This book I got in Dutch translation. It is not my first Moers, I’ve already read and greatly enjoyed The 13 1/2 lives of Captain Bluebear and The City of the  Dreaming Books, so I’m looking greatly forward to reading this latest addition to my library.

Terry Pratchett – The Science of the Discworld 3: Darwin’s Watch

Ah, Terry Pratchett. Already I’ve got more than one shelf filled with novels by Sir Terry, but there are still some missing. I got this one from my parents, which is quite ironic, because they don’t like fantasy and are devout creationists.

J.R.R. Tolkien – Mr Bliss / Finn and Hengest: The fragment and the Episode / Sir Gawain and the Green Knight with Pearl and Sir Orfeo

Three more books to add to my growing collection of Tolkien. I’ve not yet tried reading The History of Middle Earth, but a lot of his other writings I’ve already obtained. Besides, it is always a good thing to read some Old or Middle English. I must say I was a little disappointed when Finn and Hengest arrived, because I thought it would be mostly a translation, but actually it isn’t. We’ll see what my opinion is when I’ve read it.

Gene Wolfe – The Best of Gene Wolfe: A Definitive Retrospective of His Finest Short Fiction

Gene Wolfe impressed me with his Book of the New Sun. Since he is also well known for his shorter works, I thought this to be a great sampler.

Yevgeny Zamyatin – We

I haven’t read a bad dystopian novel yet. Mind you, I haven’t read that many novels in this genre, but until now I’ve always enjoyed them. Zamyatin’s novel is said to be on par or even better than Orwell and Huxley and I’m really interested what my own view of this novel will be.

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Right, how to start?

Well, how about: Welcome to my blog!

To learn something about me, visit my about page.

I will use this blog to chronicle the books I read and to tell others how I felt about the books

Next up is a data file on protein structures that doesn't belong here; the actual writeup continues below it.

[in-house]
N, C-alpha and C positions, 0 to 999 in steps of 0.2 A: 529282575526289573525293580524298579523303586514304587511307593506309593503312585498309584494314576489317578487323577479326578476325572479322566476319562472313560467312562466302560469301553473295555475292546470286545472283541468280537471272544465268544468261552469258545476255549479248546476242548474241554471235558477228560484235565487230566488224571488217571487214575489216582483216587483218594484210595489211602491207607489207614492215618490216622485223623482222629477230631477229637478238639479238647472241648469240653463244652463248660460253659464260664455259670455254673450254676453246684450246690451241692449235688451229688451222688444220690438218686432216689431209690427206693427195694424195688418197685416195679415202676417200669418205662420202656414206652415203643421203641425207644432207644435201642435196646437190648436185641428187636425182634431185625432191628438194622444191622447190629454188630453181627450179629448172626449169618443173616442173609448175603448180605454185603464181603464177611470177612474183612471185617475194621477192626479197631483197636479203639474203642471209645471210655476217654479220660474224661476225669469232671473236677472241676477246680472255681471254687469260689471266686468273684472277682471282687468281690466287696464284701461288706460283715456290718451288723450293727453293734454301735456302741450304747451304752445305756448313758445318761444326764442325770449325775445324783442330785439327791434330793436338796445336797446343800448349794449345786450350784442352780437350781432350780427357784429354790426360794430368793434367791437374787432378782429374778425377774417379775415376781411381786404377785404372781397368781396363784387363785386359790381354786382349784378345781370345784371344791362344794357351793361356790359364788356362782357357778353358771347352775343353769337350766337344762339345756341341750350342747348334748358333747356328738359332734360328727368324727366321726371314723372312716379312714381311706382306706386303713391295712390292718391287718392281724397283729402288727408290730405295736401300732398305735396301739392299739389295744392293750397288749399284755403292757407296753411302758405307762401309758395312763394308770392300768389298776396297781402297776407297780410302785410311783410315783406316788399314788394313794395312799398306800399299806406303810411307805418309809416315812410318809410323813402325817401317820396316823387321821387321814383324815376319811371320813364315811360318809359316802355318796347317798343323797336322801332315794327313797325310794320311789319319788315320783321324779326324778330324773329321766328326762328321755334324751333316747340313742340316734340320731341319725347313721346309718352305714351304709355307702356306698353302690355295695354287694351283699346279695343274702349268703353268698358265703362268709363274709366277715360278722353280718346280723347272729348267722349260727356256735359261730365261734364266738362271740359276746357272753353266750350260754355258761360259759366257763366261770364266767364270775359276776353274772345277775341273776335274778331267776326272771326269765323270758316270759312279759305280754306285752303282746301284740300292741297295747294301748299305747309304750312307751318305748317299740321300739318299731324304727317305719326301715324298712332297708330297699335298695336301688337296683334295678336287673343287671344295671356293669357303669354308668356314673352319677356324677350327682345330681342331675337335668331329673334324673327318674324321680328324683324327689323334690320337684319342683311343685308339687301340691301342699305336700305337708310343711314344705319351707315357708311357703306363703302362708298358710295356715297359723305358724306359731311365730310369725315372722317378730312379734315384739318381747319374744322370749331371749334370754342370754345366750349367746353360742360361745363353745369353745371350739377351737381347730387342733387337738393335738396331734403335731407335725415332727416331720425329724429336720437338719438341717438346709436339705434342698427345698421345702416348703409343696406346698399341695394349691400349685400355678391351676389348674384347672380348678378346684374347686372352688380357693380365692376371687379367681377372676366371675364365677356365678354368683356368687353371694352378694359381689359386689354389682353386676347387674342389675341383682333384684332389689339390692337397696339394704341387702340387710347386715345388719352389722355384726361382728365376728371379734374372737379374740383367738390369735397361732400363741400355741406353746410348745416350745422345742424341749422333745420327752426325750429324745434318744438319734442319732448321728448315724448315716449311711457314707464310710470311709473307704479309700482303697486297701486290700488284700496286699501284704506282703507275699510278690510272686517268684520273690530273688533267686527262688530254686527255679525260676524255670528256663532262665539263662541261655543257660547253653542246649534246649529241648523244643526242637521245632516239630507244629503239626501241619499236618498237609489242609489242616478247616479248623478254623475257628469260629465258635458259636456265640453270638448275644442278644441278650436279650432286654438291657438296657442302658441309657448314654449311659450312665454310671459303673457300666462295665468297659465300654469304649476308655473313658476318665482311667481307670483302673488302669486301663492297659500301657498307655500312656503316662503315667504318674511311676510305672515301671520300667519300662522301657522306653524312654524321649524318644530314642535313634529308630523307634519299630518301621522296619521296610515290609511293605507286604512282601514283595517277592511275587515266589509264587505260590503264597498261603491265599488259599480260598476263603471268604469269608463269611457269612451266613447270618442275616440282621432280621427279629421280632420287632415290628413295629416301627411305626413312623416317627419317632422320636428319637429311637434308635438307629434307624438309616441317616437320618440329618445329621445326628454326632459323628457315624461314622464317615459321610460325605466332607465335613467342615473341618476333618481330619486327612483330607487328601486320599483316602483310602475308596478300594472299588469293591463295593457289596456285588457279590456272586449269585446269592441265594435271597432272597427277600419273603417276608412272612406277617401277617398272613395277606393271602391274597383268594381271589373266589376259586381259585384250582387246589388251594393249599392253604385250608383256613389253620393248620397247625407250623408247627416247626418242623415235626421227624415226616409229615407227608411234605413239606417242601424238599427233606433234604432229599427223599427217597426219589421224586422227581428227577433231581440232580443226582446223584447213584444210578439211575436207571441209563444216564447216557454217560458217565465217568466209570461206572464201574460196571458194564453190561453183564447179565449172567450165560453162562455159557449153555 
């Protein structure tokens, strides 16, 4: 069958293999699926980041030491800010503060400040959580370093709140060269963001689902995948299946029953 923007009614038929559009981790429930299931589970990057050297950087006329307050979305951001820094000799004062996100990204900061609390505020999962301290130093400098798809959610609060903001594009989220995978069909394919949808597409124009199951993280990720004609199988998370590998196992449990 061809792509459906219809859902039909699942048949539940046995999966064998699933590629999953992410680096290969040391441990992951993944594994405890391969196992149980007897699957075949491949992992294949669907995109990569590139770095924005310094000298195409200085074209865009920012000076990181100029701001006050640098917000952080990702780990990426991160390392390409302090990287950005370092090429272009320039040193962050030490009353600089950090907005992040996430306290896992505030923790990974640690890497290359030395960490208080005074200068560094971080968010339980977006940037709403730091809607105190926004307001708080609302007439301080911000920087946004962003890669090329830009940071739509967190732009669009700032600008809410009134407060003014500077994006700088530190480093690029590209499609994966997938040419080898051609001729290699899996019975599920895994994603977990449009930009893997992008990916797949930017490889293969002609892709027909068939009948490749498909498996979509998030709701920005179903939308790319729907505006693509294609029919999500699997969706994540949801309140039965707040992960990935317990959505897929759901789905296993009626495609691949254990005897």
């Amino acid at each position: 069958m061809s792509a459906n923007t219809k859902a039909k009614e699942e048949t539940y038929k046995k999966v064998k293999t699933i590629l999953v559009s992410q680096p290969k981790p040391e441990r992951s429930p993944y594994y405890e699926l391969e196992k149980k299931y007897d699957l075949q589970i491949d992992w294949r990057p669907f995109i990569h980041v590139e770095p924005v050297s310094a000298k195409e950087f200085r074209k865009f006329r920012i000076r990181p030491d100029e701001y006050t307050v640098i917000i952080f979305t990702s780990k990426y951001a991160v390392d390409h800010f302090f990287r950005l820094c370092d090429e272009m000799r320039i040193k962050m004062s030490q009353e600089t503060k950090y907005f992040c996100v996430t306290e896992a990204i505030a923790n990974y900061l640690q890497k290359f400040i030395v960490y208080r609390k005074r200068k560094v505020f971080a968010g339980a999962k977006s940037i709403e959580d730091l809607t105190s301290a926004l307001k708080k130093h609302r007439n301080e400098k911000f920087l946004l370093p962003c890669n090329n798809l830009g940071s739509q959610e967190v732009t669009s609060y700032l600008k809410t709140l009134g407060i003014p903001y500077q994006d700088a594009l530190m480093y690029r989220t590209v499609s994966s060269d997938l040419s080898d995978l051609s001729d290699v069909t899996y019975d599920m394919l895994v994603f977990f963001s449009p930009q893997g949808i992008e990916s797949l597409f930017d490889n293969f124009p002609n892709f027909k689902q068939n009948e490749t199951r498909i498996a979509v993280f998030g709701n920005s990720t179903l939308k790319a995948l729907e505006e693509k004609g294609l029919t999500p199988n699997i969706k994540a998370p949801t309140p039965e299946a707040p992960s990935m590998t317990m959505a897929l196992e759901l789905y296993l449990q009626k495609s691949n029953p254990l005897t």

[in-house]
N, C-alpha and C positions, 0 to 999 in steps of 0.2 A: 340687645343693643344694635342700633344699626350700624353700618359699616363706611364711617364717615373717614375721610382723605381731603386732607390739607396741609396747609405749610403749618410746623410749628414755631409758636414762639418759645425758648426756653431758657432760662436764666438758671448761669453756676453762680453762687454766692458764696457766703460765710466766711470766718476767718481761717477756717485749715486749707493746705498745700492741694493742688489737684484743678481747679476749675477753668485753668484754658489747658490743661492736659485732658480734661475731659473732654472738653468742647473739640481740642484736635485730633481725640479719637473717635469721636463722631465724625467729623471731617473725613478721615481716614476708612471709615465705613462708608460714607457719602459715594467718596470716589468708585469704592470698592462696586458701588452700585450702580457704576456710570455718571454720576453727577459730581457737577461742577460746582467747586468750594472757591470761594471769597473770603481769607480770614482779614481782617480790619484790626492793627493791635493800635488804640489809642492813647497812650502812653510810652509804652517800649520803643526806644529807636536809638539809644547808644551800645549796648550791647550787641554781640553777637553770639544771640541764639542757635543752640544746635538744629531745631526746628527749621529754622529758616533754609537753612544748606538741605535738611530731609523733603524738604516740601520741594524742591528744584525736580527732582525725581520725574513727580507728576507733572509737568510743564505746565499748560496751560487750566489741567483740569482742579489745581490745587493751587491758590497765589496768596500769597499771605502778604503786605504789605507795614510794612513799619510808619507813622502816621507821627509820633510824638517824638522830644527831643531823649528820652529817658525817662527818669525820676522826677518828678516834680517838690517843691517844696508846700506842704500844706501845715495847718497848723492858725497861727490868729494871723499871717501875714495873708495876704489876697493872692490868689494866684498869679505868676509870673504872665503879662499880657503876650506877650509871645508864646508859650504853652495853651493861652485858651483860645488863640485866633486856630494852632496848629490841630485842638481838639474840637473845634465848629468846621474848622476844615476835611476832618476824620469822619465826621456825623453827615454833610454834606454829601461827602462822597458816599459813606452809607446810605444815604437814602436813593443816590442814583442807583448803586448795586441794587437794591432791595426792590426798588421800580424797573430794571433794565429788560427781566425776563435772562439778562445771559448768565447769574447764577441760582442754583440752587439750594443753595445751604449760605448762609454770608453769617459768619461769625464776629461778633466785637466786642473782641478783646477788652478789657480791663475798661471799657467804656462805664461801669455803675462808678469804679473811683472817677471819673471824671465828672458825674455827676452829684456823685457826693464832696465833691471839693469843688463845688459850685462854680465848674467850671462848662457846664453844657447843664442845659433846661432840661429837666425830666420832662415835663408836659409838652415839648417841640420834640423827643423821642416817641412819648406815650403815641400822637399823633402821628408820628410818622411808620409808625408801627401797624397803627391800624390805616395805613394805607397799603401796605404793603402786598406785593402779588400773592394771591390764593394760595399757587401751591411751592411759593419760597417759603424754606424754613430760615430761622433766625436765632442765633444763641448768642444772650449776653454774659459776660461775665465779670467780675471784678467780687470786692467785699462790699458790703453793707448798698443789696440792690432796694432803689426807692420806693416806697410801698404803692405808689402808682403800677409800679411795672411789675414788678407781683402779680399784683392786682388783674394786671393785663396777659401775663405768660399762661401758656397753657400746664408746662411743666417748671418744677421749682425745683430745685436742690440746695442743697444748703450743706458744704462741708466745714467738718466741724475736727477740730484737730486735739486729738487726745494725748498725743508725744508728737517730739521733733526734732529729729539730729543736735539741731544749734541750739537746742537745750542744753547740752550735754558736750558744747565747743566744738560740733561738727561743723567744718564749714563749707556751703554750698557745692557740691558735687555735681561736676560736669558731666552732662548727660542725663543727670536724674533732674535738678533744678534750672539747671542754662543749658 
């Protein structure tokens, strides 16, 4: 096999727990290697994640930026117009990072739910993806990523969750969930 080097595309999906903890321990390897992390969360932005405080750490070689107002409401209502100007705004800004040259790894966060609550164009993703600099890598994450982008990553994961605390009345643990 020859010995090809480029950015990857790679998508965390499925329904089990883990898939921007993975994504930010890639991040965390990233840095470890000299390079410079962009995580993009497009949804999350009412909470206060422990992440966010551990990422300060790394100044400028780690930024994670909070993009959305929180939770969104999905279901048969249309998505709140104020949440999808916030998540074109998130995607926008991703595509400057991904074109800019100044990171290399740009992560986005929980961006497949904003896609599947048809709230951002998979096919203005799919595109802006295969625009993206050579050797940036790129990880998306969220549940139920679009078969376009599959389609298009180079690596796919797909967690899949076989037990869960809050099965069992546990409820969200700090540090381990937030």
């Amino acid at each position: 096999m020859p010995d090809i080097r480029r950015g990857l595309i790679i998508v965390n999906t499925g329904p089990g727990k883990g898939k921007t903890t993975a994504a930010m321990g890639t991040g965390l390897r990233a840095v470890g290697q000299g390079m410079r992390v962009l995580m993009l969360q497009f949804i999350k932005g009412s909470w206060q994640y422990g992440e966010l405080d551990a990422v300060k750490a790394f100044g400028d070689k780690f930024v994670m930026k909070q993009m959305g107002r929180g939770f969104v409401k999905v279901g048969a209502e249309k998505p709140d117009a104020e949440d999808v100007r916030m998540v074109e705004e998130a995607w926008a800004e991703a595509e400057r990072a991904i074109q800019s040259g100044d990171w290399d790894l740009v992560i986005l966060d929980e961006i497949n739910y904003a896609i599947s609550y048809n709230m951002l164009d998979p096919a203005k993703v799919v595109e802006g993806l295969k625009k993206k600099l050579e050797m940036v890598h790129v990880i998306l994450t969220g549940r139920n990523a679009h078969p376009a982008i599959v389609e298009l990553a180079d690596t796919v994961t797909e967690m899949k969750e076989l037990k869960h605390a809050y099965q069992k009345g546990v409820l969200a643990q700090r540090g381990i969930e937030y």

To start of with a quote by Umberto Eco (one of my favourite writers) :

The writer Umberto Eco belongs to that small class of scholars who are encyclopedic, insightful, and non dull. He is the owner of a large personal library (containing thirty thousand books), and separates visitors into two categories: those who react with ‘Wow! Signore professore dottore Eco, what a library you have! How many of these books have you read?’ and the others – a very small minority – who get the point that a private library is not an ego-boosting appendage but a research tool. Read books are far less valuable than unread ones. The library should contain as much of what you do not know as your financial means, mortgage rates, and the currently tight read-estate market allows you to put there. You will accumulate more knowledge and more books as you grow older, and the growing number of unread books on the shelves will look at you menacingly. Indeed, the more you know, the larger the rows of unread books. Let us call this collection of unread books an antilibrary.

(source: The OF Blog)

The title of this blog, Managing the Reading Pile is meant to convey my dilemma: on the one hand I would like to buy as many books as I could, but on the other hand, my wife, my salary and my time wouldn’t allow me to read all of them.  So I try to find a way in between unlimited buying and being without any new books to read completely.

At this moment I’ve still got 142 books to look forward to reading, so I’m not complaining or moaning about my Reading Pile!